Saturday, April 30, 2011

A Look Back At 1974 Radar

There has been much comparison being made between Wednesday's tornado outbreak and that of April 1974. It's a shame that we don't have Ted Fujita around anymore to do a painstaking areal survey of the entire region affected on April 27th. I think that it's interesting to take a quick look at radar data available then and now.
Above is a photo of the April 3rd, 1974, tornado that struck Xenia, Ohio. Below the photo is a screen shot of the nearest WSR-57 radar image at the time of the tornado. The radar data had not yet even been digitized, so the operator had to modulate image brightness to help interpret what the radar was detecting. Very crude radar technology back then, but the hook echo appendage on the Xenia storm is quite obvious.

Top image here shows Wednesday's tornado approachng Tuscaloosa - view is from further away but the tornadoes are somewhat similar in visual appearance. Bottom image is from the NWS Birmingham Doppler radar. Right panel is reflectivity capturing the hook echo and also a large blob of very intense reflectivity that indicates a debris cloud associated with the intense tornado. The right panel shows the velocity display (radar is located off to the east and a bit south of the tornado). The velocity field is extremely intense and captures both a large mesoscyclone and also the tornado vortex signature. Clearly a tremendous improvement in weather radar technology and displays have occurred since the outbreak of 1974.

Friday, April 29, 2011

Article On The Tornado Disaster From NY Times

I read an article from the NY Times this morning (Friday April 29th) that has to be one of the worst weather articles I've seen - ever!  The entire article can be found at:
I have numerous problems with the article, including it's lack of a coherent focus, the "experts" consulted, and its statements about forecasting. There is always lots of marginal, or erroneous, information blowing around in the media after such a devastating and tragic event, but I find this article particularly onerous - it reads like it spewed out of a word processor from Cuisinart. The front page artcle in the Tucson Star (an AP story) was much better reporting with some actual information from recognized experts on tornadic storms. Regardless, the following are some selected excerpts from the Times artcile:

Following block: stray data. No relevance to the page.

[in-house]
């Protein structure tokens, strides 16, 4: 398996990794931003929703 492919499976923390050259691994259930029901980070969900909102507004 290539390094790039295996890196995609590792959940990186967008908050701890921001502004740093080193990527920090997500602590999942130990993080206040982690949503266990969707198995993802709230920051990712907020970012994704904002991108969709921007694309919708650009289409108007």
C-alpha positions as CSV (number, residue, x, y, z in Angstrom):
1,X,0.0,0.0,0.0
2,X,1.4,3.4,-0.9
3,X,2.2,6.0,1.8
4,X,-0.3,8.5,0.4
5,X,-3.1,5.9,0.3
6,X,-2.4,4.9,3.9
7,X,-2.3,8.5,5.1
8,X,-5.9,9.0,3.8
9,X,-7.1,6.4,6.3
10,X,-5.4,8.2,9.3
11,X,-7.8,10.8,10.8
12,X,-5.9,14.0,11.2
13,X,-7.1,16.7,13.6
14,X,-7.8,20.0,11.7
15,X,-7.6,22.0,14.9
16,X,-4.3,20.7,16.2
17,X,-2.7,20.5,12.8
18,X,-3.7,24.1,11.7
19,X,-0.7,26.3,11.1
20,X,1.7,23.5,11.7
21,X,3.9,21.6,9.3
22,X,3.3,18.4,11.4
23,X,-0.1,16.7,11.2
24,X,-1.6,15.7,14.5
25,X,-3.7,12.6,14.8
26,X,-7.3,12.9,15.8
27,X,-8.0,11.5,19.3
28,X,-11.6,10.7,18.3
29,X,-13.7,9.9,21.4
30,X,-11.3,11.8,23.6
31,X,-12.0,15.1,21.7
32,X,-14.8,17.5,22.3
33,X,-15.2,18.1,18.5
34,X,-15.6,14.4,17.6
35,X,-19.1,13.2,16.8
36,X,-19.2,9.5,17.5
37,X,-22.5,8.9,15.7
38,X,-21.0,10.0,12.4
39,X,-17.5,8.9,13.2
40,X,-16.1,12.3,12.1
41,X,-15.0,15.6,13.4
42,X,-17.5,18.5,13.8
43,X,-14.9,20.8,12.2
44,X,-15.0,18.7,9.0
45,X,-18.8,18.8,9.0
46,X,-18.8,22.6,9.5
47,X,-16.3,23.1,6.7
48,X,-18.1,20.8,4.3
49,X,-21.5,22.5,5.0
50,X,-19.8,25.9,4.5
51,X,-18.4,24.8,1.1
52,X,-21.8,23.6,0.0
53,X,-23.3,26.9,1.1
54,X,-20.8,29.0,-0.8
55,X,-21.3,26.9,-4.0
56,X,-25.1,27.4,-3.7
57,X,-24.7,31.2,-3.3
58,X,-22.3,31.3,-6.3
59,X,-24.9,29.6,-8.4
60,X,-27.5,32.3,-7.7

April 29, 2011

Predicting Tornadoes: It's Still Guessing Game


Tornado records have been shattered and scientists can only guess when and where tornadoes will actually strike.
“There’s a large crapshoot aspect,” said Kevin Trenberth, a senior scientist at the National Center for Atmospheric Research in Boulder, Colo. “A little quirky thing can set one off at one time, and another time not.”
Tornadoes need warm, moist air interacting with faster, cooler air. That much scientists know for sure.
“There’s a lot we understand about tornadoes,” Dr. Trenberth said. “They’re tied to thunderstorms, and also require something that will cause the rotation to occur, a wind shear.”
“Tornadoes are tougher,” said Jeff Masters, director of meteorology at Weather Underground, an Internet-based weather service.

Many climate models, for example, predict a weakening upper atmosphere jet stream over time on a warming planet, Dr. Masters said, which would presumably create less energy for tornado formation. But some of those same models also suggest wetter conditions in tornado country, which is the other key ingredient in storm formation.
The population of the South grew by 14.3 percent over the last decade, according to the Census Bureau, compared with 9.7 percent for the nation as a whole. Of those states hardest hit by tornadoes this year, some were among the fastest growing, notably Texas and North Carolina.
Much of the new construction took place on flat areas of flood plain, meteorologists say, where rains from storms in years past spread across the earth and either evaporated or were absorbed. The water now runs across pavement, seeking lower ground rendered more vulnerable to flood. (?????)
And yet, since that crucial element of weather prediction is missing — when and where the next tornado hit might come — the question of trust and faith, if not fatalism, is easy to find. If scientists cannot be sure — or trusted, as doubters of climate change might say — then where should an ordinary person on the ground turn for solace or strength in the raging maw of a storm?